This time, I got out in front and picked a nice, reasonable pace that would keep us all riding together. By which I mean, of course, I went just below my barf threshold.

We rolled up to the top of the steep mile-long climb completely smoked: our Sunday/funday ride had turned into a slugfest, somehow. I was loving it.

The Punchline

And then, one second later, this guy rolls up on his full-suspension bike. “You guys are strong,” he said, taking off his helmet. 

He didn’t look particularly worn out.

He continued, “It’s really rare that I don’t just catch and pass every rider on the trail. I’m impressed that you held me off.”

“In fact,” he concluded, “you guys were going so fast that I very nearly had to switch out of econo-mode.”

PS: Yes, this is a true story. And after he said this, we talked some more. His name’s Eric, he loves mountain biking, and he had heart surgery a year ago. His Specialized Turbo Levo makes it so it’s possible for him to be back on the trail. I think it’s awesome that e-bikes exist and make it possible for people to do stuff they love. And also, Eric let me borrow his bike and try riding it up a trail. It was…surreal.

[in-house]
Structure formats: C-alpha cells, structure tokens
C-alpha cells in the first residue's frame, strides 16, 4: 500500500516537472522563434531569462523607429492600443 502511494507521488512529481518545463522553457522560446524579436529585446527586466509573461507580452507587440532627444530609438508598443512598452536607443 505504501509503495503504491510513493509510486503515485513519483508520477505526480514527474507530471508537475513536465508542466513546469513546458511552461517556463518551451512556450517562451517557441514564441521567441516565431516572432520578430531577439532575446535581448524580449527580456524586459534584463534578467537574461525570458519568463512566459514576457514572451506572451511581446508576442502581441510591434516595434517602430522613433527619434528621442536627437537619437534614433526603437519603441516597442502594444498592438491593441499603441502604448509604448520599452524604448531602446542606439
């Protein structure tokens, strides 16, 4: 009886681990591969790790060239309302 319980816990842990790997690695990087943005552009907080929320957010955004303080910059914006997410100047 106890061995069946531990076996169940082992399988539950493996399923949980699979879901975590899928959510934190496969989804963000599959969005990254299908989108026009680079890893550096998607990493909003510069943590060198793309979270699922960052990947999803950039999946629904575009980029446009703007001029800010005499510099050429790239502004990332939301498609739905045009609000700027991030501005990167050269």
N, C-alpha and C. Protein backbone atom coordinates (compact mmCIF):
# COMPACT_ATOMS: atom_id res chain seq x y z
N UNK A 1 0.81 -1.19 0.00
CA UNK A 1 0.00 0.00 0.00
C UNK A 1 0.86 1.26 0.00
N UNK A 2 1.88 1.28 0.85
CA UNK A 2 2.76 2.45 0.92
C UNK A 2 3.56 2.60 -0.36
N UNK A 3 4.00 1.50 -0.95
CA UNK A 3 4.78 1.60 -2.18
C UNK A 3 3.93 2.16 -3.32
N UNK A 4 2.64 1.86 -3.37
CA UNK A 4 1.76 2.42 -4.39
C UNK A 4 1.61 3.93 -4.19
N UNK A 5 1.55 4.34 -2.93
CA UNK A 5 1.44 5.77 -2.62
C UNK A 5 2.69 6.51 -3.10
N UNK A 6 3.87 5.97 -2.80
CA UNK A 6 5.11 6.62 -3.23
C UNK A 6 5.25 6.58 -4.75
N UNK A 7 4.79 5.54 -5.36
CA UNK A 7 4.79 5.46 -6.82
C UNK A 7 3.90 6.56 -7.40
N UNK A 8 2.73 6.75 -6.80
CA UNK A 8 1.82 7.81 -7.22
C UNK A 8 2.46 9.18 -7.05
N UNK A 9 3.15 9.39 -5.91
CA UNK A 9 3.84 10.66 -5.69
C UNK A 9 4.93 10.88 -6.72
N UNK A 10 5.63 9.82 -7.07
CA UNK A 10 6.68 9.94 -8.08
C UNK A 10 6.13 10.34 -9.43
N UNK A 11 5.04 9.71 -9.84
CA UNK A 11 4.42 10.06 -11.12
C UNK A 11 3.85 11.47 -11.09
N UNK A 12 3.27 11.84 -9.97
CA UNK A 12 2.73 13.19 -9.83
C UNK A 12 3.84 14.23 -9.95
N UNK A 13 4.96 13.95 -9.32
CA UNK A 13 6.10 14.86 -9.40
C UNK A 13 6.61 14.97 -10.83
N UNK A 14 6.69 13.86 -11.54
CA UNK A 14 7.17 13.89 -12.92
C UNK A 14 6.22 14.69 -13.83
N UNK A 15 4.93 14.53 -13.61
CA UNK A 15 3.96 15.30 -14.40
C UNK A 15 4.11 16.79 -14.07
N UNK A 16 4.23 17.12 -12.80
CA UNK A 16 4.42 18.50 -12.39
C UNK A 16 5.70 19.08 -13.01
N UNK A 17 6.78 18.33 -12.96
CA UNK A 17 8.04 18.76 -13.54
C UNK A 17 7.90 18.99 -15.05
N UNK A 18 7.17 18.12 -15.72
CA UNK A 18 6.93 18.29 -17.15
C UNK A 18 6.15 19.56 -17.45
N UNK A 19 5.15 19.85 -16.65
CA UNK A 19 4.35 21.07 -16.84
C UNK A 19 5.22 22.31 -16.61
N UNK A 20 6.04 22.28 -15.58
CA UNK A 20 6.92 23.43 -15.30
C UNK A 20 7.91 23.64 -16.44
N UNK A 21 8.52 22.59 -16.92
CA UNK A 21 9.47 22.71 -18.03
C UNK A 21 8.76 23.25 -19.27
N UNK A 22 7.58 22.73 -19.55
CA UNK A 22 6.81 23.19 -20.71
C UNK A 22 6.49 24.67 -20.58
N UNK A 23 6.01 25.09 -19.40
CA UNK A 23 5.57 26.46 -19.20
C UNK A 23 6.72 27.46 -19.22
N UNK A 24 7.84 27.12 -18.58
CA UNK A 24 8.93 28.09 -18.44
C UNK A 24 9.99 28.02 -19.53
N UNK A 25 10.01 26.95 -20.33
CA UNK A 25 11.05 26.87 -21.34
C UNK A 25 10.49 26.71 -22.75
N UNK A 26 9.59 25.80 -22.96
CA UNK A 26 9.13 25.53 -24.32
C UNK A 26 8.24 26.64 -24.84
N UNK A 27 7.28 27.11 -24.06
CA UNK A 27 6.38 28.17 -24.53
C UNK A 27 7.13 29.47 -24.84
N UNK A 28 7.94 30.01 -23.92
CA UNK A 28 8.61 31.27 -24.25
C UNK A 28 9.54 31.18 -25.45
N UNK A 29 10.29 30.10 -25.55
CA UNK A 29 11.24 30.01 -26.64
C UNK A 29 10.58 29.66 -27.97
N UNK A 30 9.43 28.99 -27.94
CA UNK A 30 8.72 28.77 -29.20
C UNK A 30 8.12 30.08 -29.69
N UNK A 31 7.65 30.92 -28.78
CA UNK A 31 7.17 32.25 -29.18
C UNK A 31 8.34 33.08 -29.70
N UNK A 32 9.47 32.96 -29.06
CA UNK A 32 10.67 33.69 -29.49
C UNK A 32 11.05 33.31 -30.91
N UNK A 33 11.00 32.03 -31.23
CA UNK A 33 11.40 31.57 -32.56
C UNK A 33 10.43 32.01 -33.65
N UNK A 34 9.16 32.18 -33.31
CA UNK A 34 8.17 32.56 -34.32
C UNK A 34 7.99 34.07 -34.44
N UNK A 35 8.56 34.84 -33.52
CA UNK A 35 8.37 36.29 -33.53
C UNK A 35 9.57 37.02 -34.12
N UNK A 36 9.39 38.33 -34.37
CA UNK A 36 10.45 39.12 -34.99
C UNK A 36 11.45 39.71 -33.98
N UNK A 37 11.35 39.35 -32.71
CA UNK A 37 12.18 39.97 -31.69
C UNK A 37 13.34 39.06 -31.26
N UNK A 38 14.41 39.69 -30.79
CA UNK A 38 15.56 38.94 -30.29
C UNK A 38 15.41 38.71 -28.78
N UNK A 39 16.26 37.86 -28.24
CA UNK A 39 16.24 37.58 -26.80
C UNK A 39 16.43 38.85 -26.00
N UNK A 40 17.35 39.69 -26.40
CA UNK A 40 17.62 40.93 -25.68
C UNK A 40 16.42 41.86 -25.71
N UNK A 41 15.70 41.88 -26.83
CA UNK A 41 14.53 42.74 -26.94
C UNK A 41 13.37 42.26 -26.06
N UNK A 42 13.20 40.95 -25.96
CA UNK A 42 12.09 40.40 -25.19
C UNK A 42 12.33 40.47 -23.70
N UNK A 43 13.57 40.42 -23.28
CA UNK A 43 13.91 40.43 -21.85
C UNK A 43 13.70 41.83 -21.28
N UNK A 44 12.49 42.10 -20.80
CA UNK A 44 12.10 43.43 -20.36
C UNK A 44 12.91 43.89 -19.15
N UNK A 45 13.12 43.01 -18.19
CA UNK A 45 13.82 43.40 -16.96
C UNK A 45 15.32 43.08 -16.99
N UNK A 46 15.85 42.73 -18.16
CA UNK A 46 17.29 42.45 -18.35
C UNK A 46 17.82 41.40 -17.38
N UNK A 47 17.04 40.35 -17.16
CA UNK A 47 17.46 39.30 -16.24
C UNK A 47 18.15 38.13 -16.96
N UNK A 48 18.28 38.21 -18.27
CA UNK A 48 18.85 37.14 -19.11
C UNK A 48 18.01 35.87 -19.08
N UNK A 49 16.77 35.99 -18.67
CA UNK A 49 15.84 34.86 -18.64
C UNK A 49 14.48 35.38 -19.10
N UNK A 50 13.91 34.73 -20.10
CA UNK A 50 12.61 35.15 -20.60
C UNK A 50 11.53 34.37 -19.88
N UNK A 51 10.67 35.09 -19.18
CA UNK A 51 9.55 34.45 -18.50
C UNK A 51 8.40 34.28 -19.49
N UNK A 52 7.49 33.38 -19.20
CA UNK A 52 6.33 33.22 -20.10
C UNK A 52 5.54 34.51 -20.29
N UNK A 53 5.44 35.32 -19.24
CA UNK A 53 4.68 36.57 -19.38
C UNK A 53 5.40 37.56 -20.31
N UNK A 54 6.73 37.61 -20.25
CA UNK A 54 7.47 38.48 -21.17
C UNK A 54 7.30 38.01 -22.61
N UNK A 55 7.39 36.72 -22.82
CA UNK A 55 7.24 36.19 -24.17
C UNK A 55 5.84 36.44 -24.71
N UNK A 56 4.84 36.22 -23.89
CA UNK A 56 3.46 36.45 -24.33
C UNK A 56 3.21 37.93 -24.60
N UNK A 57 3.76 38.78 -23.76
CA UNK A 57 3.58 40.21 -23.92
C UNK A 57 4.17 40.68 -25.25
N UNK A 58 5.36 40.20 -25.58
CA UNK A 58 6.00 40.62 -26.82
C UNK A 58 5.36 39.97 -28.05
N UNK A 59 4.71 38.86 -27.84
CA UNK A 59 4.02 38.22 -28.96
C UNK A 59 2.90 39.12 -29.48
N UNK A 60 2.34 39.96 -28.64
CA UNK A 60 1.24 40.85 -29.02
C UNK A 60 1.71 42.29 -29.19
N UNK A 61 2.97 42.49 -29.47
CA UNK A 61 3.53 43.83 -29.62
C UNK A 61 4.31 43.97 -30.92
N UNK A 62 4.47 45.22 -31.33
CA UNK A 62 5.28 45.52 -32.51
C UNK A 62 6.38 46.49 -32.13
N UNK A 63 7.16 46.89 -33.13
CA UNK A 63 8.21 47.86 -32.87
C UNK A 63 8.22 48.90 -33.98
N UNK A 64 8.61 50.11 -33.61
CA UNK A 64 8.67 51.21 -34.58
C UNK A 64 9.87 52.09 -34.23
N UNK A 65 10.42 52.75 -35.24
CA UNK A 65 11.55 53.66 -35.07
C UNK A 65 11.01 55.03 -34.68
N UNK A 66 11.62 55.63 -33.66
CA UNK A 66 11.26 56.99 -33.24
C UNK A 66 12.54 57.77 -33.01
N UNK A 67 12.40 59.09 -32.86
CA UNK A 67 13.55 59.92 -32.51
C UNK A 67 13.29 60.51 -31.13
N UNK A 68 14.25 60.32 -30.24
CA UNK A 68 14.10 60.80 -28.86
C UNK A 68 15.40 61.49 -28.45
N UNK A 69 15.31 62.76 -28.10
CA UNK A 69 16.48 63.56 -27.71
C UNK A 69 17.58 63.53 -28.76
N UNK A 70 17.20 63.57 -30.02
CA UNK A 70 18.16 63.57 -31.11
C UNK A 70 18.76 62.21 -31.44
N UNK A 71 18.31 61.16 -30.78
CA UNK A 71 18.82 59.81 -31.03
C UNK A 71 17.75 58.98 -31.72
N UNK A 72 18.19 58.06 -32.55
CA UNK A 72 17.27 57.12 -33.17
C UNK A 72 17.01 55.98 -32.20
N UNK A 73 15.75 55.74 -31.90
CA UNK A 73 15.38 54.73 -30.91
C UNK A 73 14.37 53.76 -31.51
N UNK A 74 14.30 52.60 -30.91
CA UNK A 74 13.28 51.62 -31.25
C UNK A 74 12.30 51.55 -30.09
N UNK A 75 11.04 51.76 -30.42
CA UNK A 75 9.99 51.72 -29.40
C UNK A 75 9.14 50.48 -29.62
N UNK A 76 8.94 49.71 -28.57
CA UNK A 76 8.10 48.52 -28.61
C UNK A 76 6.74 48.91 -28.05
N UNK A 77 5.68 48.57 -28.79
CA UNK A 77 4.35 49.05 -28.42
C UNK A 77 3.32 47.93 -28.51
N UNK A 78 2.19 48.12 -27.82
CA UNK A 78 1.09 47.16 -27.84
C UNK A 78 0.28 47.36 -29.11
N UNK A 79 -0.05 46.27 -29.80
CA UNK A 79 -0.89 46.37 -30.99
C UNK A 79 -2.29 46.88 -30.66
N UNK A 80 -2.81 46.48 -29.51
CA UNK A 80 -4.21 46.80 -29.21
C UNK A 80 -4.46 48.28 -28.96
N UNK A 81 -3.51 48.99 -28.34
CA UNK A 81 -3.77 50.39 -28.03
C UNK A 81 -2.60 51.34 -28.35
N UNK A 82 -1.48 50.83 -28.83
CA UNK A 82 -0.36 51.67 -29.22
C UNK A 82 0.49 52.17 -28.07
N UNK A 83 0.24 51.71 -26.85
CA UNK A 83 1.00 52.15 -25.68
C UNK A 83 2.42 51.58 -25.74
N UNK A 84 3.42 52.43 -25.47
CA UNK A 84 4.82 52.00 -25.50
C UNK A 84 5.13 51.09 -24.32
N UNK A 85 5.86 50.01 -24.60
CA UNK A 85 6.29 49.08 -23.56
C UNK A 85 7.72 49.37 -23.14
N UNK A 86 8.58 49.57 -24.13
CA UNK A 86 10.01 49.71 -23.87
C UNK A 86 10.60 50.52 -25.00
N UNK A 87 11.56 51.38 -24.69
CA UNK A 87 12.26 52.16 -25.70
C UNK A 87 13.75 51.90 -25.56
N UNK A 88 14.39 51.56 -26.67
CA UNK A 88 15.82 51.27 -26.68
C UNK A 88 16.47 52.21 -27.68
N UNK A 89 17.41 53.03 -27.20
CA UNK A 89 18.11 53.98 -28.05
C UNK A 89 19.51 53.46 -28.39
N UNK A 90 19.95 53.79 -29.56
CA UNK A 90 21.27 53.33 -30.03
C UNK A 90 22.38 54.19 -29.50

2016 100MoN Race Report: Winner of the Cascade Springs 50+ Age Group Division

10.31.2016 | 1:46 pm

A Note from Fatty: I know, I said I was going to start writing up my Crusher in the Tushar race report. But today I have my 100 Miles of Nowhere race report fresh in my mind, so I’m going to write it instead. Are you cool with that? Awesome.

There’s some irony to my 100 Miles of Nowhere routes. You would think that — as the inventor of this thing, as well as the guy who encourages people to be creative and even outlandish with their routes — I would have really out-there rides planned.

But I don’t.